Some tulips here are straight from the grounds of what they call the breeding chambers. Bulbs that are still in their experimental phase. Some seen here don’t even have a name yet. Only a number. Did you know that it takes 5 years for a bulb to become a new tulip and another 10 years to hit the market? These breeders taught me an incredibly important lesson. Patience. I sometimes get restless planning ahead. Thinking of projects that will take several months.
These breeders work so hard, take an incredible risk cultivating new tulip variations and know that they are in this for the long run. 15 years… They are in no rush. They just continue with their passion to produce the most exclusive, most beautiful tulips the world has seen…
Spring in Holland is like nothing else. A magic carpet of colors everywhere. A fairytale that sometimes seems too unreal, the mind doing it best to process all the beauty…
Years ago, I was involved in a kind of “immersive theatre” – portraying living suffragette characters from history when I lived in Boston. It was more of a “yelling at people” kind of theatre – any interaction from the audience was viewed as a disruption. I was painfully reminded of those characters during the recent Democratic debates. I did, in fact, turn off the television and did not watch the rest of the last debate when the candidates started screaming at one another.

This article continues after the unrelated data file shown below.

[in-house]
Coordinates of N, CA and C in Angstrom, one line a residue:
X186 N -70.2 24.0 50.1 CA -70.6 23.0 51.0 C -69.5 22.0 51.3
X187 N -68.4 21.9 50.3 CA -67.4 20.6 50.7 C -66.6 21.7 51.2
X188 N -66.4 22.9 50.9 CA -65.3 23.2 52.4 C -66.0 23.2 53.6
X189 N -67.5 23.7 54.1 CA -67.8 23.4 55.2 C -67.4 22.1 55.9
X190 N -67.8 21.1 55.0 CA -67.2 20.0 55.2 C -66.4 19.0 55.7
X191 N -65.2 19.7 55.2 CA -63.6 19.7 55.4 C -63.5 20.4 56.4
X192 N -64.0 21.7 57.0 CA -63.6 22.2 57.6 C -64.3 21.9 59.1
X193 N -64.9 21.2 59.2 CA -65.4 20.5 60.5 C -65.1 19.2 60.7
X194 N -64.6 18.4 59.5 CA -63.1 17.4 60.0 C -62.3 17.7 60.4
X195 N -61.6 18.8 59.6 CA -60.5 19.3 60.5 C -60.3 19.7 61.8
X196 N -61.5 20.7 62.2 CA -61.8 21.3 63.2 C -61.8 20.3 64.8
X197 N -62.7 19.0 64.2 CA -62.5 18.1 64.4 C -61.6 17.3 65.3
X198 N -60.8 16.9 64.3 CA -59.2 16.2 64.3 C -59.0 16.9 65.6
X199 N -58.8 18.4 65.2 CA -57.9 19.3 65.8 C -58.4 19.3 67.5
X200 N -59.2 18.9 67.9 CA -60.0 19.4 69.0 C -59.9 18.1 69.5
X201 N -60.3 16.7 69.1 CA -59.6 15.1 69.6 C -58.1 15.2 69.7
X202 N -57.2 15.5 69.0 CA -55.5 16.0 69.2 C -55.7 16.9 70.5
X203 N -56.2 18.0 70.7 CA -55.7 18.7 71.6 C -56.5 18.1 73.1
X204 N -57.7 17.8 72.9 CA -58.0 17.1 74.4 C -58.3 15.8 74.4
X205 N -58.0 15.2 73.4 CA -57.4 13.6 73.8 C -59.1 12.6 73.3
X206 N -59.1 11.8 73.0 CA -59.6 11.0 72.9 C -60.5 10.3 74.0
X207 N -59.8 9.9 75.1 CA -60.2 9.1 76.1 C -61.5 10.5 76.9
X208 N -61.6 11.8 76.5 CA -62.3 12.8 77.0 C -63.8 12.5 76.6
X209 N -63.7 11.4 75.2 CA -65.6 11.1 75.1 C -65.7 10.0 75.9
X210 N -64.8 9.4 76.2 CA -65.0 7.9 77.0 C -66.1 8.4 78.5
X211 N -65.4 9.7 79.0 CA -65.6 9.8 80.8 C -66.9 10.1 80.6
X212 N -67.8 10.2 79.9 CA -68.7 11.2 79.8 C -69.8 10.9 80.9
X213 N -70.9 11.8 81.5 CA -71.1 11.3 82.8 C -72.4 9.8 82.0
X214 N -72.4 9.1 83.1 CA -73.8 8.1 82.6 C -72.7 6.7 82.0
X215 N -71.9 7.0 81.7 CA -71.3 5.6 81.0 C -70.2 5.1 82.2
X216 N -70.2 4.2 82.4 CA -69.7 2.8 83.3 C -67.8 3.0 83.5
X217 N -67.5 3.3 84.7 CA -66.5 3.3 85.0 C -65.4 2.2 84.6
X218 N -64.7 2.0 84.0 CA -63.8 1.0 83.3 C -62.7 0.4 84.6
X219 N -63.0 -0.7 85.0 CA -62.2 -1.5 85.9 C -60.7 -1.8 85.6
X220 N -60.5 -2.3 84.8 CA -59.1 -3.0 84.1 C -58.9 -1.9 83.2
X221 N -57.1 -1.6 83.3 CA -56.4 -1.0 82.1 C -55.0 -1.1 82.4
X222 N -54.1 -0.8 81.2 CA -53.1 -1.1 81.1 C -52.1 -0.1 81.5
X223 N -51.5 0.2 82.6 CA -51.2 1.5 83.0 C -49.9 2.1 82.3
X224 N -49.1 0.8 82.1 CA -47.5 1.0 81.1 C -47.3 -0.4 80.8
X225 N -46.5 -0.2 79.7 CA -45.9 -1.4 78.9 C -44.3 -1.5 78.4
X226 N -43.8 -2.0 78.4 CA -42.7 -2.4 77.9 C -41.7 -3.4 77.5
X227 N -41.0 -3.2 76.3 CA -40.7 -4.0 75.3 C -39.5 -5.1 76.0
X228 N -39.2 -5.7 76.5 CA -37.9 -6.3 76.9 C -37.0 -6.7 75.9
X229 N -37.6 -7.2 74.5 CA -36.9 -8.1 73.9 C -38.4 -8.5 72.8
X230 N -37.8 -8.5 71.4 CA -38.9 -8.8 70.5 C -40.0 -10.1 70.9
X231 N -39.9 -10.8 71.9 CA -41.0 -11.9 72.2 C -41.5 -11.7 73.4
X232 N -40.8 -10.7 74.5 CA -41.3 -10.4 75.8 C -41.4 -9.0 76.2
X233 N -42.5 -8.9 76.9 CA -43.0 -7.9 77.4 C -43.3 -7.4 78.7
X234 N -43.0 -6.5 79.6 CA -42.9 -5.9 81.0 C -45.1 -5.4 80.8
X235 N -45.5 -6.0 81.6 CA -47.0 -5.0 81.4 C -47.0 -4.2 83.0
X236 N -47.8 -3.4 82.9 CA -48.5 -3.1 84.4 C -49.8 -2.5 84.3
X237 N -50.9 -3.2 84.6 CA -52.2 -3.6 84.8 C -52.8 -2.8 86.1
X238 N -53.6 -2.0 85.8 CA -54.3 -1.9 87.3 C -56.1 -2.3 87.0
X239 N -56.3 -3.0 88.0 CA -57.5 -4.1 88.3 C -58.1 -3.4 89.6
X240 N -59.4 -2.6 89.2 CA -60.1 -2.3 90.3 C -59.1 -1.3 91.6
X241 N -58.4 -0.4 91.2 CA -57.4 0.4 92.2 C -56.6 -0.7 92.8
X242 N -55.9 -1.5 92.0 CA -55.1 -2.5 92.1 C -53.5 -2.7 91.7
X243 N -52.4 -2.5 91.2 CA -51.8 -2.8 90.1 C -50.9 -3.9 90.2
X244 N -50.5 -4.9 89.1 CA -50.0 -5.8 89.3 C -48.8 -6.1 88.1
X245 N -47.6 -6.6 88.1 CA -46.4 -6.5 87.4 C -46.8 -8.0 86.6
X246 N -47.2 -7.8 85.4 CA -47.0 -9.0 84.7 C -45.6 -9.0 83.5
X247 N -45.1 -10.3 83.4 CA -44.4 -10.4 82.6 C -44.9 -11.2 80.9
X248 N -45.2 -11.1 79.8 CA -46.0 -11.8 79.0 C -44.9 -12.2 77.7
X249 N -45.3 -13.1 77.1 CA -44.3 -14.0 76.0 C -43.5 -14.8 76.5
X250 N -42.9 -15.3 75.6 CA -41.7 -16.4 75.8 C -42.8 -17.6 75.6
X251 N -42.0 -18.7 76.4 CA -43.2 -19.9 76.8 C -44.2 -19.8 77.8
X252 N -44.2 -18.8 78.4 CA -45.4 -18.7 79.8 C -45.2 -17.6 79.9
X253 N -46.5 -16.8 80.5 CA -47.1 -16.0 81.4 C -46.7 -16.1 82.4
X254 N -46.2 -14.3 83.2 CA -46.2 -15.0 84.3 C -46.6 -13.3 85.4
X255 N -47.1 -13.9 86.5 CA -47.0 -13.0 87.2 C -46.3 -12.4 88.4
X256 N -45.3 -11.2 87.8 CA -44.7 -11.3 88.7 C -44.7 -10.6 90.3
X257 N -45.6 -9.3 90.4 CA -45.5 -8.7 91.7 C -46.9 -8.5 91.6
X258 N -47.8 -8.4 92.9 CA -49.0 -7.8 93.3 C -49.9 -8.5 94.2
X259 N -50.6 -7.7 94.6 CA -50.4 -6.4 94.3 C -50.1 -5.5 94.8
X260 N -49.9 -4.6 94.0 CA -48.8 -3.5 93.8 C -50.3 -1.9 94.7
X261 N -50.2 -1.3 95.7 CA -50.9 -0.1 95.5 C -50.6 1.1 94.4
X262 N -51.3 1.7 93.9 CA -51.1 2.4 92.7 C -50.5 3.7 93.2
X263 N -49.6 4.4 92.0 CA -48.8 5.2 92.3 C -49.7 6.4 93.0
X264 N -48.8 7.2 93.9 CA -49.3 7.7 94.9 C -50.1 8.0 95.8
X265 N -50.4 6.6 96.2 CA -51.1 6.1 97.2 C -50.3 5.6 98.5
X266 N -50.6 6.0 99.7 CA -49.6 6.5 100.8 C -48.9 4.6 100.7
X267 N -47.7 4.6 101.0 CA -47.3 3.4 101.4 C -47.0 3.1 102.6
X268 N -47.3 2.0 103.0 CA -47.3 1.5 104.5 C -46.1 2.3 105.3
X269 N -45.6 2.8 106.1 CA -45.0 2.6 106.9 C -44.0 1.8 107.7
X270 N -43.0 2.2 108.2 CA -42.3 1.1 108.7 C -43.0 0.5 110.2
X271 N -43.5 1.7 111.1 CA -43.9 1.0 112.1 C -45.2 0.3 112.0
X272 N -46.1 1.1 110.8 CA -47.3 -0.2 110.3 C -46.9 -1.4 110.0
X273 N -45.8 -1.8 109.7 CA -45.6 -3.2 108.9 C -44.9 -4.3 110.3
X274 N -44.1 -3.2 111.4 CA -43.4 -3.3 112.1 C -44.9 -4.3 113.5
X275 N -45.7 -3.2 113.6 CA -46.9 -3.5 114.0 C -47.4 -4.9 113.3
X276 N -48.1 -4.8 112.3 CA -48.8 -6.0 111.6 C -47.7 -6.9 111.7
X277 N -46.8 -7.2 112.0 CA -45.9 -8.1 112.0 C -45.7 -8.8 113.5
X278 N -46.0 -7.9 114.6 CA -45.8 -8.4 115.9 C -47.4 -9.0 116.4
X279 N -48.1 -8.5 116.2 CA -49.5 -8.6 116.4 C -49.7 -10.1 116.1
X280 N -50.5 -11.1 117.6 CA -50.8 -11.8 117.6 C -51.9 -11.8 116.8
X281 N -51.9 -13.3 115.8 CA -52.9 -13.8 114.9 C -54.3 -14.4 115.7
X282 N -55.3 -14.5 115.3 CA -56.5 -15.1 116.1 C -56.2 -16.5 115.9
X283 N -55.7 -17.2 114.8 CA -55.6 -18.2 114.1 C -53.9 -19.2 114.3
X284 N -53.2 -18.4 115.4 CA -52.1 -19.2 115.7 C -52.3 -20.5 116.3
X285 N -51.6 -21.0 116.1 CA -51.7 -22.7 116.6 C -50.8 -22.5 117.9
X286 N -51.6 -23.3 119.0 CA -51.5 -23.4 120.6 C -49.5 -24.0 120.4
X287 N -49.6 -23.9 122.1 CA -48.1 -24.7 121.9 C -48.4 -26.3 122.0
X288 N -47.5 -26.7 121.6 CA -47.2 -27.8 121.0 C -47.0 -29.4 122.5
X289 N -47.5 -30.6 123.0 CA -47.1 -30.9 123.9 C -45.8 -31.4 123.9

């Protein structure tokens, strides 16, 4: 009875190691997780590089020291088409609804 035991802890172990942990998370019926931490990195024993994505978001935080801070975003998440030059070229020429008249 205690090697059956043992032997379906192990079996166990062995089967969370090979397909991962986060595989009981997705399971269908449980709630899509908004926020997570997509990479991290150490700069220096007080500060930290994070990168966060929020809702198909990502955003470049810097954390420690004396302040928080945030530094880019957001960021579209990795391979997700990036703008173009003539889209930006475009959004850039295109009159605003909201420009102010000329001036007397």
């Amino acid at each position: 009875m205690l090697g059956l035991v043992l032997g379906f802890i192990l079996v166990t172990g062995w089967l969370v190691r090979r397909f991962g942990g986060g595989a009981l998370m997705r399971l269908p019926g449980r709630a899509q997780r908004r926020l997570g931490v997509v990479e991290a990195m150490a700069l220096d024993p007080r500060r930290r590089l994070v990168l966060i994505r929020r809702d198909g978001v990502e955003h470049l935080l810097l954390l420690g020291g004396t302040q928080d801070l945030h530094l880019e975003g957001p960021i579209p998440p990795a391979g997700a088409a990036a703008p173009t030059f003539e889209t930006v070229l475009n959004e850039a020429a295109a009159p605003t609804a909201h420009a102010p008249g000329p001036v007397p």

But it did remind me of this style of performing – a sort of living out loud conversation with the audience. This was a kind of “passionate role playing” that attempted to share the experience and rage of the women’s movement in the early 20th century. Mostly what I remember is that I blew out my vocal chords, (not using the right kind of vocal training here), and that I wore a really uncomfortable corset that squeezed me like a lemon.
Here is a link with a 22 minute video that shares some of the performers/creators of some of the current immersive style theatre being performed in New York City. The folks that I know that have gone to see “SLEEP NO MORE” have really enjoyed the experience (with some reservations). I think there is a kind of intimacy, not just physical, but energetically, that connects people to this style of performance. It speaks to how our audiences need to feel connected to the world and what they feel.
Last week, my twin sister took me and our ten year old twin nieces to see FROZEN on Broadway. We could have seen some other shows: WICKED, THE LION KING, the Harry Potter play. (I have yet to see HAMILTON. I’m saving up my big bucks for that).